Written by Noemi Martinez of hermanaresist.com
Heaven forbid we ever called ourselves feminist, Chicana or acted “smart” growing up. My dad who came to the US during the latter part of the bracero movement said in his rancho, children didn't go past the education their parents received. This meant he only went up until the third grade. Then he tells me, his hermanos would find him reading books under a tree with the goats long gone. That little gem of desire to learn and read was passed along to me. The difference was I was a girl, of course.
My mom was 36 when she had my younger brother. She was a sociology student at a community college in Chicago, with five children and one of the way. Throw them in as a Pentecostal way of thinking couple and a father insisting his wife bear him a male, you get a 36 year old six month pregnant woman having a heart attack. She didn't' go back to school.
Fast forward to me being a teenager and dropping out of high school-because books turned us women evil (indirect quote-it was something like, te vas a volver loca como tu mama).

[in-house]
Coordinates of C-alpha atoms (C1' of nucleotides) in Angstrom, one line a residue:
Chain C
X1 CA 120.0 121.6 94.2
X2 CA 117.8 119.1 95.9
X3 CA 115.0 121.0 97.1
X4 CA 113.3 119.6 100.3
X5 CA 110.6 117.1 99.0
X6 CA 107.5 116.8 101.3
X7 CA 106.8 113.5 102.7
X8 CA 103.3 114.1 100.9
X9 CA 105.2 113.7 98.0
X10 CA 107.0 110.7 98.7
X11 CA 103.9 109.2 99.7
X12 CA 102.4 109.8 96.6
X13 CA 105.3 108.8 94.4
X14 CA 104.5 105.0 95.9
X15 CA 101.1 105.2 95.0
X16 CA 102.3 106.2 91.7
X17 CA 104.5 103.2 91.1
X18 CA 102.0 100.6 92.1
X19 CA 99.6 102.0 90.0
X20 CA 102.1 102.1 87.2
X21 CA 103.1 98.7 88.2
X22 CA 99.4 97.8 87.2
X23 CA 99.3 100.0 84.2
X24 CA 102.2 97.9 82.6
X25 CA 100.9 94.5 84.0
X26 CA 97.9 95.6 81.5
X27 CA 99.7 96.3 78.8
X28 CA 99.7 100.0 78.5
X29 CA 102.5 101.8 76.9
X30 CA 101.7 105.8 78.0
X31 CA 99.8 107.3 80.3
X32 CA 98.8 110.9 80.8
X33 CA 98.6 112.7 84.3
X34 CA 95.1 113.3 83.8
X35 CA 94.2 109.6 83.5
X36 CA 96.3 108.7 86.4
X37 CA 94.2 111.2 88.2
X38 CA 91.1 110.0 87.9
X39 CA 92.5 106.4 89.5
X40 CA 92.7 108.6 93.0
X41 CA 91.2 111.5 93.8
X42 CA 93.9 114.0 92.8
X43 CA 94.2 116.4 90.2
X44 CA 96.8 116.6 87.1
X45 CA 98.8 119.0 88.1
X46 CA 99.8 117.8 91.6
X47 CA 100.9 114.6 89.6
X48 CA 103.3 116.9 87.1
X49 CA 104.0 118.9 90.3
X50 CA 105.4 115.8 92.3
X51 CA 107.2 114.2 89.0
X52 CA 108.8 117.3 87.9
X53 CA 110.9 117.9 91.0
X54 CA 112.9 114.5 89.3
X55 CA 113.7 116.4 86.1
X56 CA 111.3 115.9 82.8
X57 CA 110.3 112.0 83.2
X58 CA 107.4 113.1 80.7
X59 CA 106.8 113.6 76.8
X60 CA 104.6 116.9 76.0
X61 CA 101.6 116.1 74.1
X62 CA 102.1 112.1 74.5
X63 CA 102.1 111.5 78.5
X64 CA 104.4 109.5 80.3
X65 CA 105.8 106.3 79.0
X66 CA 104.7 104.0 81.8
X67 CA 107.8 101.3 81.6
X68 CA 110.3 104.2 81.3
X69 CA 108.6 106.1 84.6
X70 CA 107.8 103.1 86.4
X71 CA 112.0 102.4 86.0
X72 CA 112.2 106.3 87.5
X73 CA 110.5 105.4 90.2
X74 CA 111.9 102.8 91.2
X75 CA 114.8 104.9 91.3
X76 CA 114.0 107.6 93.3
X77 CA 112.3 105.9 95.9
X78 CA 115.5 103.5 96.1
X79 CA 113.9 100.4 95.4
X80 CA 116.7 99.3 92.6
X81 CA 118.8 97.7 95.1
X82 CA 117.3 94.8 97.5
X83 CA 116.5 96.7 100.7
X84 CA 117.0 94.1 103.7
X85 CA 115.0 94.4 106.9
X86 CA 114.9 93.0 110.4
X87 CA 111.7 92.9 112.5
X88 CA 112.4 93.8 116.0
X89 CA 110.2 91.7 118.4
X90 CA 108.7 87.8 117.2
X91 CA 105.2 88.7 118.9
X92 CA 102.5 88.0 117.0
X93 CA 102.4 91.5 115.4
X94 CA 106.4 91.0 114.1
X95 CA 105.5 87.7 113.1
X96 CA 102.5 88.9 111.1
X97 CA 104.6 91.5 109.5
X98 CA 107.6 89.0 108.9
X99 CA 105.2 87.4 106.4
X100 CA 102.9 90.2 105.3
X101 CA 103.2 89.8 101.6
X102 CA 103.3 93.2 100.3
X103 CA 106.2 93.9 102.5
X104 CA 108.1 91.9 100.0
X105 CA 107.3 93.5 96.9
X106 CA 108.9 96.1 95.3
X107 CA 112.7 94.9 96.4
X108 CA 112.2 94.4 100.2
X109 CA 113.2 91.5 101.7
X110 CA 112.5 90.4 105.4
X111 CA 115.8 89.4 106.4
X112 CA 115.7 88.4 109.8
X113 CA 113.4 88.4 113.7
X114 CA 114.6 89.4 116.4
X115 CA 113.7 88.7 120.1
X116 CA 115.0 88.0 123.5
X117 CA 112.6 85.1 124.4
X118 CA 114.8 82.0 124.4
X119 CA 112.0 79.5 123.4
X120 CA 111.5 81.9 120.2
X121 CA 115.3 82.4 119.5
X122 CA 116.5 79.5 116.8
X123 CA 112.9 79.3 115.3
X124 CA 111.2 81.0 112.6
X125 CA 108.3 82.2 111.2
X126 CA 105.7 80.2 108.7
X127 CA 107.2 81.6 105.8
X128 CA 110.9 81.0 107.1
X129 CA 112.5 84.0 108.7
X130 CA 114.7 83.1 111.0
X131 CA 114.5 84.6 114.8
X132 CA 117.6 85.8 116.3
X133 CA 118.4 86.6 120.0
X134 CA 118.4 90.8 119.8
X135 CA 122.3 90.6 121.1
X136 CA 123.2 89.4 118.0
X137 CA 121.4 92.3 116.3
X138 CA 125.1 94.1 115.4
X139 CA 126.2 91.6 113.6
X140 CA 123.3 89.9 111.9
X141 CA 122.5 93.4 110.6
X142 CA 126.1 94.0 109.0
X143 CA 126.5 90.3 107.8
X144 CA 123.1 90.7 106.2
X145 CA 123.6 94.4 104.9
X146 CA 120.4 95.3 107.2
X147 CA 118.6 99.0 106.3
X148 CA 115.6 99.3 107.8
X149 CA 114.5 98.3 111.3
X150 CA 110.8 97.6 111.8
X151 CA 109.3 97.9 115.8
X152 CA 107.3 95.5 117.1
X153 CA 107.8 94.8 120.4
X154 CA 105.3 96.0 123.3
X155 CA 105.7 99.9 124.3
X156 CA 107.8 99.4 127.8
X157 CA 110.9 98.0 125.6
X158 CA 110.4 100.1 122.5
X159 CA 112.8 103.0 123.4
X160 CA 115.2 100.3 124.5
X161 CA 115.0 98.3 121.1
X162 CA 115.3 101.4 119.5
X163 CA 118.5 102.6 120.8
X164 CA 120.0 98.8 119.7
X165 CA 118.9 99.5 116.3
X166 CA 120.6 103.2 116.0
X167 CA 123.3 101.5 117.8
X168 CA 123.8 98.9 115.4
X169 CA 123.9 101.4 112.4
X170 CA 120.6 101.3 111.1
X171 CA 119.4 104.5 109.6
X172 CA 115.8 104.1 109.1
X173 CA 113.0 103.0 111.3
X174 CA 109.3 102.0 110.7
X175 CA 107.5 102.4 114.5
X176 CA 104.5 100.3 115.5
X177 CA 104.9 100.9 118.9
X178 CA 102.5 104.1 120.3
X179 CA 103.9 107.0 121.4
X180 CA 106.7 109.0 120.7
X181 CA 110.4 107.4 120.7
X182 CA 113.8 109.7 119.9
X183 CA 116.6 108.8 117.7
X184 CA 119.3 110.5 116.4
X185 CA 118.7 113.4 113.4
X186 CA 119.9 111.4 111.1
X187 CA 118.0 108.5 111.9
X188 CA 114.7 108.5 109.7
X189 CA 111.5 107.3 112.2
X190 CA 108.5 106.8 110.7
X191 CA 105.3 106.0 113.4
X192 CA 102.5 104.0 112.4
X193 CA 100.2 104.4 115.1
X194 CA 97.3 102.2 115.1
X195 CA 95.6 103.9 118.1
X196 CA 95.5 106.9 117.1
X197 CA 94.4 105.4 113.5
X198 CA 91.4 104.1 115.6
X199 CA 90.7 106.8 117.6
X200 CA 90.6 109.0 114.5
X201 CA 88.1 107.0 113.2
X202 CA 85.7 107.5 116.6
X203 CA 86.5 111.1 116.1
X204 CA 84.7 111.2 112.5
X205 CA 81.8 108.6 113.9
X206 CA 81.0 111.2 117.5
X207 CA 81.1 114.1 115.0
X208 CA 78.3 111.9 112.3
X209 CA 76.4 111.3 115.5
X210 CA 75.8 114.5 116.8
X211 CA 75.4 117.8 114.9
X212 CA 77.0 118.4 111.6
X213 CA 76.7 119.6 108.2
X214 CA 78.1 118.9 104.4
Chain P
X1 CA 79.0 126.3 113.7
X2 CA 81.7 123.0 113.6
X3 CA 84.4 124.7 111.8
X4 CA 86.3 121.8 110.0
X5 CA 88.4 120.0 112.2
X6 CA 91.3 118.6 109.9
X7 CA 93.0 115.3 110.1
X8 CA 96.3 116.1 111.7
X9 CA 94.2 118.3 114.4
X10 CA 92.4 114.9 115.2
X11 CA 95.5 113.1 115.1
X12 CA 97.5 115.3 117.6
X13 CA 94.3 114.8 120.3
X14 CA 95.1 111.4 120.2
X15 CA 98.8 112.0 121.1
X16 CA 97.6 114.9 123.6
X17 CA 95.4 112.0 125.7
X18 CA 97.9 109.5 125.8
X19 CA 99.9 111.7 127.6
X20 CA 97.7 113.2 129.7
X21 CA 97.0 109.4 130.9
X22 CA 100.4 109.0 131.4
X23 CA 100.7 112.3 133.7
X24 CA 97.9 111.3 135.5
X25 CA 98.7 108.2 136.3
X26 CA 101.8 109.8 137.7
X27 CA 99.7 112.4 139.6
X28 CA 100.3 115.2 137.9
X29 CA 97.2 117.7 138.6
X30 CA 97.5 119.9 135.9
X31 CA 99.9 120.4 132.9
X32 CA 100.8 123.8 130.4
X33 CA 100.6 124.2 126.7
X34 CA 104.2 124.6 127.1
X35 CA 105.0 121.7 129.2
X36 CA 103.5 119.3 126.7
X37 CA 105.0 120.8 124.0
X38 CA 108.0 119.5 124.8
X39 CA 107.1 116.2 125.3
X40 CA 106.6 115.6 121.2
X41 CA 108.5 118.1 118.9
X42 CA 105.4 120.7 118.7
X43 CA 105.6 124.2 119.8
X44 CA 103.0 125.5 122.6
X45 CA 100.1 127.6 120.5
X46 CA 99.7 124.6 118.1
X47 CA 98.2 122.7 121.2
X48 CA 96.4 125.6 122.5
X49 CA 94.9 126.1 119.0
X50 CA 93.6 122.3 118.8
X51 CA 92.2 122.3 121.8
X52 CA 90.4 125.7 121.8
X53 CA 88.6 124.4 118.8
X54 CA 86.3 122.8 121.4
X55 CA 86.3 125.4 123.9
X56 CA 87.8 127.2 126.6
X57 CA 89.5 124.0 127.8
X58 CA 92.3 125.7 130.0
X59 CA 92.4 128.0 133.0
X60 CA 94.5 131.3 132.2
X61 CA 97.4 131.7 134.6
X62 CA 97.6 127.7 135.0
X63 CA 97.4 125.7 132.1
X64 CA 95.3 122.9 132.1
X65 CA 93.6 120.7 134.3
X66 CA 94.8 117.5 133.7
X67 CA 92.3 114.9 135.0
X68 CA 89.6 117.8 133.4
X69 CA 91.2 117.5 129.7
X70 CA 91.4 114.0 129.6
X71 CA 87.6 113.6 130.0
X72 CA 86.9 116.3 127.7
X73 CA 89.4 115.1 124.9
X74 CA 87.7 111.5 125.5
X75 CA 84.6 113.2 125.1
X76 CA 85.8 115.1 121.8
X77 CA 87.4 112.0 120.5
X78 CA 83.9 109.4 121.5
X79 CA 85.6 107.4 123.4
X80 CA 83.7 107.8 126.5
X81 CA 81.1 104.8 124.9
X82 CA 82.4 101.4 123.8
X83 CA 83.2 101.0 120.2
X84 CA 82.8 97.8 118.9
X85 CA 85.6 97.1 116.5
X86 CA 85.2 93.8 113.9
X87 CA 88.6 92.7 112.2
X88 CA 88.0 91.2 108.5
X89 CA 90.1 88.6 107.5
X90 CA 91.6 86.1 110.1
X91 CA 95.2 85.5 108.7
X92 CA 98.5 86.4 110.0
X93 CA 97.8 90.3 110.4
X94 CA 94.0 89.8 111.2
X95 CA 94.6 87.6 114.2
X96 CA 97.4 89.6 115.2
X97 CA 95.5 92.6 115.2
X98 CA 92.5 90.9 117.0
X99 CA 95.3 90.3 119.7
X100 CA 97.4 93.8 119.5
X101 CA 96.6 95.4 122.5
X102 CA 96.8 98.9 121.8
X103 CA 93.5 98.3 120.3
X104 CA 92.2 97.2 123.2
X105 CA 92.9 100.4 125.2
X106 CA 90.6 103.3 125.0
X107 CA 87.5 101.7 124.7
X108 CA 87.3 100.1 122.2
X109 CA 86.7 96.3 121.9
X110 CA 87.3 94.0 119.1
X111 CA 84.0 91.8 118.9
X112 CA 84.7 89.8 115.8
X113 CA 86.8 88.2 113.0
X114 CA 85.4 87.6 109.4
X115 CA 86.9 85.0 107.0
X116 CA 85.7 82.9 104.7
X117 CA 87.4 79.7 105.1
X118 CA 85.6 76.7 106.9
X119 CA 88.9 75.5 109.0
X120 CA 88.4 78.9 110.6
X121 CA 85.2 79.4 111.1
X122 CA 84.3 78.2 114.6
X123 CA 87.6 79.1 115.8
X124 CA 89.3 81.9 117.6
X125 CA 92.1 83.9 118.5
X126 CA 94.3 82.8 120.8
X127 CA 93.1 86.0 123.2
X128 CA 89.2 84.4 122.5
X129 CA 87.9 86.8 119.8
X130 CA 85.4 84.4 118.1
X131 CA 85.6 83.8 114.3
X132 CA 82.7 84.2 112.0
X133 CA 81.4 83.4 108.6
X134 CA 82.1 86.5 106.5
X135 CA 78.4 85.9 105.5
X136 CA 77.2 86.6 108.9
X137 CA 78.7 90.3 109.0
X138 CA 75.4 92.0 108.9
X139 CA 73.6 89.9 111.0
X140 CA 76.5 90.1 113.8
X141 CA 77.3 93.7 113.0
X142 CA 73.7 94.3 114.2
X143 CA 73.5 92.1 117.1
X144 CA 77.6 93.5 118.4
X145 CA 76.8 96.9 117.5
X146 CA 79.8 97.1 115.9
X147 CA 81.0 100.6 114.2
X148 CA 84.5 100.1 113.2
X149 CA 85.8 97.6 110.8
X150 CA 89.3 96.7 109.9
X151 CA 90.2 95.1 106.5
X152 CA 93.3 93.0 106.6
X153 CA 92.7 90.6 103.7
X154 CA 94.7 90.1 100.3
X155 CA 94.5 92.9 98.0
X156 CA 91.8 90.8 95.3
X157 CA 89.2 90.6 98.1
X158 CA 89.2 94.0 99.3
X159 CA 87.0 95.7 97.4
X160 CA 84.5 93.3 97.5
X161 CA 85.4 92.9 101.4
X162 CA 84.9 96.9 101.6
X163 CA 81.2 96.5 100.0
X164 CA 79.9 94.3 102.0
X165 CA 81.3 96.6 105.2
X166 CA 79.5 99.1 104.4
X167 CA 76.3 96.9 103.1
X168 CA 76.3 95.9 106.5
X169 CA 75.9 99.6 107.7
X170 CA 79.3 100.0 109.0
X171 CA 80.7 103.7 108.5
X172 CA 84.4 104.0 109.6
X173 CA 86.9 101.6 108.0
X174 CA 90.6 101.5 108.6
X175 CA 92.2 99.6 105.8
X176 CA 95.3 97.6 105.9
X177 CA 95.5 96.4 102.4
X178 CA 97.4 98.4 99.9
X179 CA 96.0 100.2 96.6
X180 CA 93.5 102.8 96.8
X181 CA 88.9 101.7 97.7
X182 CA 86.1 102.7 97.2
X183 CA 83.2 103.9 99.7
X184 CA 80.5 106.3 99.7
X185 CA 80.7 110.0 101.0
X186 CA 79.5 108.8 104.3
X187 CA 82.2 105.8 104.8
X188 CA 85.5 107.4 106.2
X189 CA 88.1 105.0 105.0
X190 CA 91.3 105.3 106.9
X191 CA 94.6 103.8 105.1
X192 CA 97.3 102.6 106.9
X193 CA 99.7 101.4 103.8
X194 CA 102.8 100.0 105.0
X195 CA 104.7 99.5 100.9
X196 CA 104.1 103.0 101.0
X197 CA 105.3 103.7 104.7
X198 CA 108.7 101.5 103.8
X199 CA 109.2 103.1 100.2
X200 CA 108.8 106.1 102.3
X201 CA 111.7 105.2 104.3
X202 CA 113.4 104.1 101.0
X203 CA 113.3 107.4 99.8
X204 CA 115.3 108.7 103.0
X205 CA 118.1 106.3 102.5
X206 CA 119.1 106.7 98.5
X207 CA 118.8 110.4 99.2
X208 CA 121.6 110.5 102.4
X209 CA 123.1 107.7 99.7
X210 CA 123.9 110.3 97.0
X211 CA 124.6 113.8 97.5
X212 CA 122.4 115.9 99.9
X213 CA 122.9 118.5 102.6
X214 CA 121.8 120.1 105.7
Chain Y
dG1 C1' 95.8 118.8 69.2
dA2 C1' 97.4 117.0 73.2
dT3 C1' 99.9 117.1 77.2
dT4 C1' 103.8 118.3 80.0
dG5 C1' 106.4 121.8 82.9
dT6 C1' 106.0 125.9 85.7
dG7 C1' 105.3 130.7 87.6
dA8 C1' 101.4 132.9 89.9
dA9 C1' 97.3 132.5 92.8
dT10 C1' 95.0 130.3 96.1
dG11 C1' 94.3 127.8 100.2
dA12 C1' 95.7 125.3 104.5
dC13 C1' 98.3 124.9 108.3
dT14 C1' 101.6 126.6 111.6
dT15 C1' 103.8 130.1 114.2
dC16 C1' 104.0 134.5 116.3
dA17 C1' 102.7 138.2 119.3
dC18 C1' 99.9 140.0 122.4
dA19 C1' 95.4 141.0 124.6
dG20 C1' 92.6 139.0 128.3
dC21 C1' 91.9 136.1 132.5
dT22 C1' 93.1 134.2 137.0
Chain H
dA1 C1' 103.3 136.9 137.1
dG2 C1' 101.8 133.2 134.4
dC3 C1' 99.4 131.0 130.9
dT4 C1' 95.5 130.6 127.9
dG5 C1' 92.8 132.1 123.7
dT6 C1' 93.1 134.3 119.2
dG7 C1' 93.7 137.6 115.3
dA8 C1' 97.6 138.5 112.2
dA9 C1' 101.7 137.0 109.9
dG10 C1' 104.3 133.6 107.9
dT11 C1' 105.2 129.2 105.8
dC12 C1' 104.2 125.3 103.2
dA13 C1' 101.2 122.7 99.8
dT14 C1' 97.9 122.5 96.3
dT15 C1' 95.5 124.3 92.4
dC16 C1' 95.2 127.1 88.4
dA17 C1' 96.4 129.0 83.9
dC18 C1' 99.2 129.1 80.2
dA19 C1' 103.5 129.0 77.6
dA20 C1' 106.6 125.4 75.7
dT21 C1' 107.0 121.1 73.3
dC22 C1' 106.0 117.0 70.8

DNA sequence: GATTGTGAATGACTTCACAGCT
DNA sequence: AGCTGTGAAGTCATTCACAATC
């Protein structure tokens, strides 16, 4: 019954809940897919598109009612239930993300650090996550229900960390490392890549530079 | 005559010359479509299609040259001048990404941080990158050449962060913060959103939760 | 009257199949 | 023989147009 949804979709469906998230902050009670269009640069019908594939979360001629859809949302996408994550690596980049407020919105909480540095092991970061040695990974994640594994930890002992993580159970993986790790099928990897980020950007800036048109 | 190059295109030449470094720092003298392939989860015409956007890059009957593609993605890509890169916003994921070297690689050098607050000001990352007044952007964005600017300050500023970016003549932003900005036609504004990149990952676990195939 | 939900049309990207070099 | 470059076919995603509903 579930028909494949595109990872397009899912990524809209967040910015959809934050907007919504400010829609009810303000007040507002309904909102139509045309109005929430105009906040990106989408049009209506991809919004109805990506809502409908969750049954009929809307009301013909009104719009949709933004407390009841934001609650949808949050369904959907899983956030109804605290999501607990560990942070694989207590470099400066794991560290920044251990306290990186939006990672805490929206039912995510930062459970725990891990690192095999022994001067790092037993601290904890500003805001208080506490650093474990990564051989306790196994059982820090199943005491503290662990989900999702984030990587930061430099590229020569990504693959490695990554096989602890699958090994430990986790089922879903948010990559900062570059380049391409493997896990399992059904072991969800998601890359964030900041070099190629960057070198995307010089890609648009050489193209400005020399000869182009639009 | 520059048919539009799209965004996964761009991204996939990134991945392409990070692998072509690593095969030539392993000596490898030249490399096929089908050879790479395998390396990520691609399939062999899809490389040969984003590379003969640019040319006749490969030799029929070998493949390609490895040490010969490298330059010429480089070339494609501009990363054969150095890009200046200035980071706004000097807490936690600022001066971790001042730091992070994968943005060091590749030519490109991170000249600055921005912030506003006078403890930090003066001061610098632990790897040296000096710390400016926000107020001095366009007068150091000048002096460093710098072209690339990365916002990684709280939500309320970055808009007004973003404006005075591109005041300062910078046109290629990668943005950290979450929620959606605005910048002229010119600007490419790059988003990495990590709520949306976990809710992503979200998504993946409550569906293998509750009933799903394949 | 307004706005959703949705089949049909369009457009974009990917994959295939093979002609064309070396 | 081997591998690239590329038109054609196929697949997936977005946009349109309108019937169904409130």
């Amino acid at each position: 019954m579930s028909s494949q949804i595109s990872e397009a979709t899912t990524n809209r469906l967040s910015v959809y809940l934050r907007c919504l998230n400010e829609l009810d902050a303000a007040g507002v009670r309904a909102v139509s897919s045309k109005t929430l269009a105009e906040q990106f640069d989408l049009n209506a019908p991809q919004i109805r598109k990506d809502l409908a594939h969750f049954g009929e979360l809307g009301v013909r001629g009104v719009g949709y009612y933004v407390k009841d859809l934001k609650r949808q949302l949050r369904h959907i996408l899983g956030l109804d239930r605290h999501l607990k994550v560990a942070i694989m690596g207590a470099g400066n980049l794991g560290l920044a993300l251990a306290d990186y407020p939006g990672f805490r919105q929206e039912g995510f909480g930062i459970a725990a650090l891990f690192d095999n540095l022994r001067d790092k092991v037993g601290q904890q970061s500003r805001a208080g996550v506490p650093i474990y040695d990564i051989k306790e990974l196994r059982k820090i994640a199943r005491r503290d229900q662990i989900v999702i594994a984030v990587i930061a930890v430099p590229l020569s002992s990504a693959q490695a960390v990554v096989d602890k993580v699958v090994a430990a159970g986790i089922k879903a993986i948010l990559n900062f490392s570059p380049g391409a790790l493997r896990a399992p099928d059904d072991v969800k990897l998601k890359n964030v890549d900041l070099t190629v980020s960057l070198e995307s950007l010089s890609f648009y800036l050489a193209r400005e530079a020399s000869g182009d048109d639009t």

I know "OF" feminism.
I came to know of feminism through the back door, via the self-education route of zines and soaking up book reviews and top ten books from my favorite grrrl zinesters. I get a kick out of comments on blogs where folks complain that either there's too many women of color in their women studies classes or the same quotes of Audre and Gloria and hooks are rehashed over and over. Because that IS ALL I know. And I do not have a problem with that.
I had enough indoctrination of dead while males in the required literature courses at the local UT campus I went to eons ago. No one mentioned Gloria Anzaldua even though she walked the same campus and probably felt the same stifling oppressive valley heat that I did. The Lorde wasn't even on my radar, sacrilegious indeed.
And it's been good like this, a self-proclaimed mujerista, distinct and aparte from feminism like Chicana is to Latina. In some circles, a feminist sure, in other's don't even.
Summer of Feminista is a project where Latinas are sharing what feminism means to them. Positive. Negative. Academic statements. Personal stories. Learn more or how you can join the Summer of Feminista. This is a project of Viva la Feminista. Link and quote, but do not repost without written permission.